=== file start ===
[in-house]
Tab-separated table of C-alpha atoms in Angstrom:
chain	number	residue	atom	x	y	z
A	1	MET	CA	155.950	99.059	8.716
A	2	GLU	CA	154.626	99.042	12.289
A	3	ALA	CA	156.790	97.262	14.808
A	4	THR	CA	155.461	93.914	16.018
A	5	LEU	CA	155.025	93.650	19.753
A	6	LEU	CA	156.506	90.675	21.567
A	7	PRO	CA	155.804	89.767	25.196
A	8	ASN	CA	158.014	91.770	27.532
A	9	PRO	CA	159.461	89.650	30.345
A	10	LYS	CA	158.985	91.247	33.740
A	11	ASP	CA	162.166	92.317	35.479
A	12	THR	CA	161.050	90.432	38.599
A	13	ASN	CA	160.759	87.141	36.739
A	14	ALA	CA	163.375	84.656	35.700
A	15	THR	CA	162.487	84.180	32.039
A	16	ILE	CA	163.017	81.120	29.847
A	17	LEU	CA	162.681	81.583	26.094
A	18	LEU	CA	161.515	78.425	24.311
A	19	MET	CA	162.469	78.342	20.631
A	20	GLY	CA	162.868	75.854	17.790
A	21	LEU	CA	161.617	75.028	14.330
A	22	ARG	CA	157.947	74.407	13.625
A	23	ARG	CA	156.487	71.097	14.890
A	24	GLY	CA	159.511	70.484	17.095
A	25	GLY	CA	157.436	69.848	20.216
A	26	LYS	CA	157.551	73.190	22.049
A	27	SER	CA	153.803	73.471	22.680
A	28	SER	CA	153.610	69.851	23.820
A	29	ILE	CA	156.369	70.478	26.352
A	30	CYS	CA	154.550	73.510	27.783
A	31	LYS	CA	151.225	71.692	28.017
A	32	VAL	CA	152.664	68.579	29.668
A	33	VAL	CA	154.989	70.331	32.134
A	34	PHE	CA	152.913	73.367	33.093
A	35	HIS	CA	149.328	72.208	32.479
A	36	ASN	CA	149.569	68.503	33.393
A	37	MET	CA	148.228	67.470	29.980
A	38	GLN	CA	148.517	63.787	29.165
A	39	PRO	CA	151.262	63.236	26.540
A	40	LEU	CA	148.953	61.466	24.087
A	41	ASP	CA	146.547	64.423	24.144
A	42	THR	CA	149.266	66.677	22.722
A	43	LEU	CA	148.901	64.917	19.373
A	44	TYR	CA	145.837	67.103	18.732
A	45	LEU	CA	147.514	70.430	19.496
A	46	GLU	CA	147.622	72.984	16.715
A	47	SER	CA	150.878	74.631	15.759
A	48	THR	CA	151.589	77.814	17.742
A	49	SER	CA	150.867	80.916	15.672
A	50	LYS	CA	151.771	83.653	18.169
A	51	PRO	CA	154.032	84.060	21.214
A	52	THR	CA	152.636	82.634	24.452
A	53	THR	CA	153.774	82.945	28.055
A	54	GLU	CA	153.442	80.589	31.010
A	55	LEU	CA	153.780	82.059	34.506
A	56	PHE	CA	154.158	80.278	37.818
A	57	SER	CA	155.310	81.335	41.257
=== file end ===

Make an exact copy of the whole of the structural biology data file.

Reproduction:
[in-house]
Tab-separated table of C-alpha atoms in Angstrom:
chain	number	residue	atom	x	y	z
A	1	MET	CA	155.950	99.059	8.716
A	2	GLU	CA	154.626	99.042	12.289
A	3	ALA	CA	156.790	97.262	14.808
A	4	THR	CA	155.461	93.914	16.018
A	5	LEU	CA	155.025	93.650	19.753
A	6	LEU	CA	156.506	90.675	21.567
A	7	PRO	CA	155.804	89.767	25.196
A	8	ASN	CA	158.014	91.770	27.532
A	9	PRO	CA	159.461	89.650	30.345
A	10	LYS	CA	158.985	91.247	33.740
A	11	ASP	CA	162.166	92.317	35.479
A	12	THR	CA	161.050	90.432	38.599
A	13	ASN	CA	160.759	87.141	36.739
A	14	ALA	CA	163.375	84.656	35.700
A	15	THR	CA	162.487	84.180	32.039
A	16	ILE	CA	163.017	81.120	29.847
A	17	LEU	CA	162.681	81.583	26.094
A	18	LEU	CA	161.515	78.425	24.311
A	19	MET	CA	162.469	78.342	20.631
A	20	GLY	CA	162.868	75.854	17.790
A	21	LEU	CA	161.617	75.028	14.330
A	22	ARG	CA	157.947	74.407	13.625
A	23	ARG	CA	156.487	71.097	14.890
A	24	GLY	CA	159.511	70.484	17.095
A	25	GLY	CA	157.436	69.848	20.216
A	26	LYS	CA	157.551	73.190	22.049
A	27	SER	CA	153.803	73.471	22.680
A	28	SER	CA	153.610	69.851	23.820
A	29	ILE	CA	156.369	70.478	26.352
A	30	CYS	CA	154.550	73.510	27.783
A	31	LYS	CA	151.225	71.692	28.017
A	32	VAL	CA	152.664	68.579	29.668
A	33	VAL	CA	154.989	70.331	32.134
A	34	PHE	CA	152.913	73.367	33.093
A	35	HIS	CA	149.328	72.208	32.479
A	36	ASN	CA	149.569	68.503	33.393
A	37	MET	CA	148.228	67.470	29.980
A	38	GLN	CA	148.517	63.787	29.165
A	39	PRO	CA	151.262	63.236	26.540
A	40	LEU	CA	148.953	61.466	24.087
A	41	ASP	CA	146.547	64.423	24.144
A	42	THR	CA	149.266	66.677	22.722
A	43	LEU	CA	148.901	64.917	19.373
A	44	TYR	CA	145.837	67.103	18.732
A	45	LEU	CA	147.514	70.430	19.496
A	46	GLU	CA	147.622	72.984	16.715
A	47	SER	CA	150.878	74.631	15.759
A	48	THR	CA	151.589	77.814	17.742
A	49	SER	CA	150.867	80.916	15.672
A	50	LYS	CA	151.771	83.653	18.169
A	51	PRO	CA	154.032	84.060	21.214
A	52	THR	CA	152.636	82.634	24.452
A	53	THR	CA	153.774	82.945	28.055
A	54	GLU	CA	153.442	80.589	31.010
A	55	LEU	CA	153.780	82.059	34.506
A	56	PHE	CA	154.158	80.278	37.818
A	57	SER	CA	155.310	81.335	41.257